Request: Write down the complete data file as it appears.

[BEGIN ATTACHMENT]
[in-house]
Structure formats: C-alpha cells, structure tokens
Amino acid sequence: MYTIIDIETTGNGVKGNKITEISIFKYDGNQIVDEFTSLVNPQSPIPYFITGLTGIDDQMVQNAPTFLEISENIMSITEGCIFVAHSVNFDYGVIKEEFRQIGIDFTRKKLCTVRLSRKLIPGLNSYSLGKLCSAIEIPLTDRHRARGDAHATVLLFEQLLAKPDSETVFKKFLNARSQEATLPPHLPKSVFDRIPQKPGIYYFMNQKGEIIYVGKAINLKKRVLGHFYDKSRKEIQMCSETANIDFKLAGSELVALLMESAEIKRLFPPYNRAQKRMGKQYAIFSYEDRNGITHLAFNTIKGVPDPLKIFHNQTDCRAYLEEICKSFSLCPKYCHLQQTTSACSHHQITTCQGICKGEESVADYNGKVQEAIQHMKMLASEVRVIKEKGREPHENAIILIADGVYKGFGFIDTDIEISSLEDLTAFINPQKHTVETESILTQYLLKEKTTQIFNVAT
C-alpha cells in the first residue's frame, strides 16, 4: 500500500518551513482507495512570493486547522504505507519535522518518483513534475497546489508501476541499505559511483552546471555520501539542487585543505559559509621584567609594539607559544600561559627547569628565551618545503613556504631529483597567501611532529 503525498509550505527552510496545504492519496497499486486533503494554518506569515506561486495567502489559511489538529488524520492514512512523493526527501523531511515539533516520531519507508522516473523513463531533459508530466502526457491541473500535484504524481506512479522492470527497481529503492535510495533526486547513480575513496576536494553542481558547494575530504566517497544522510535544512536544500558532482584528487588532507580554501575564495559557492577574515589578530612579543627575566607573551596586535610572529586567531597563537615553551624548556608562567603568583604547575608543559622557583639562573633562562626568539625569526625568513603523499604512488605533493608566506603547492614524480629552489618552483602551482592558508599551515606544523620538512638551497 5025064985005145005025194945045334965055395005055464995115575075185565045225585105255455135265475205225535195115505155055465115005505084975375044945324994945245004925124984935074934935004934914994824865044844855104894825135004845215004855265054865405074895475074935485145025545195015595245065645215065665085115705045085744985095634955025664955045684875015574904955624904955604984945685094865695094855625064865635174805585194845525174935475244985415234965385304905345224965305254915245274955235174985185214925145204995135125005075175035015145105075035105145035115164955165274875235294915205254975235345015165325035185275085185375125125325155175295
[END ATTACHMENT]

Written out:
[in-house]
Structure formats: C-alpha cells, structure tokens
Amino acid sequence: MYTIIDIETTGNGVKGNKITEISIFKYDGNQIVDEFTSLVNPQSPIPYFITGLTGIDDQMVQNAPTFLEISENIMSITEGCIFVAHSVNFDYGVIKEEFRQIGIDFTRKKLCTVRLSRKLIPGLNSYSLGKLCSAIEIPLTDRHRARGDAHATVLLFEQLLAKPDSETVFKKFLNARSQEATLPPHLPKSVFDRIPQKPGIYYFMNQKGEIIYVGKAINLKKRVLGHFYDKSRKEIQMCSETANIDFKLAGSELVALLMESAEIKRLFPPYNRAQKRMGKQYAIFSYEDRNGITHLAFNTIKGVPDPLKIFHNQTDCRAYLEEICKSFSLCPKYCHLQQTTSACSHHQITTCQGICKGEESVADYNGKVQEAIQHMKMLASEVRVIKEKGREPHENAIILIADGVYKGFGFIDTDIEISSLEDLTAFINPQKHTVETESILTQYLLKEKTTQIFNVAT
C-alpha cells in the first residue's frame, strides 16, 4: 500500500518551513482507495512570493486547522504505507519535522518518483513534475497546489508501476541499505559511483552546471555520501539542487585543505559559509621584567609594539607559544600561559627547569628565551618545503613556504631529483597567501611532529 503525498509550505527552510496545504492519496497499486486533503494554518506569515506561486495567502489559511489538529488524520492514512512523493526527501523531511515539533516520531519507508522516473523513463531533459508530466502526457491541473500535484504524481506512479522492470527497481529503492535510495533526486547513480575513496576536494553542481558547494575530504566517497544522510535544512536544500558532482584528487588532507580554501575564495559557492577574515589578530612579543627575566607573551596586535610572529586567531597563537615553551624548556608562567603568583604547575608543559622557583639562573633562562626568539625569526625568513603523499604512488605533493608566506603547492614524480629552489618552483602551482592558508599551515606544523620538512638551497 5025064985005145005025194945045334965055395005055464995115575075185565045225585105255455135265475205225535195115505155055465115005505084975375044945324994945245004925124984935074934935004934914994824865044844855104894825135004845215004855265054865405074895475074935485145025545195015595245065645215065665085115705045085744985095634955025664955045684875015574904955624904955604984945685094865695094855625064865635174805585194845525174935475244985415234965385304905345224965305254915245274955235174985185214925145204995135125005075175035015145105075035105145035115164955165274875235294915205254975235345015165325035185275085185375125125325155175295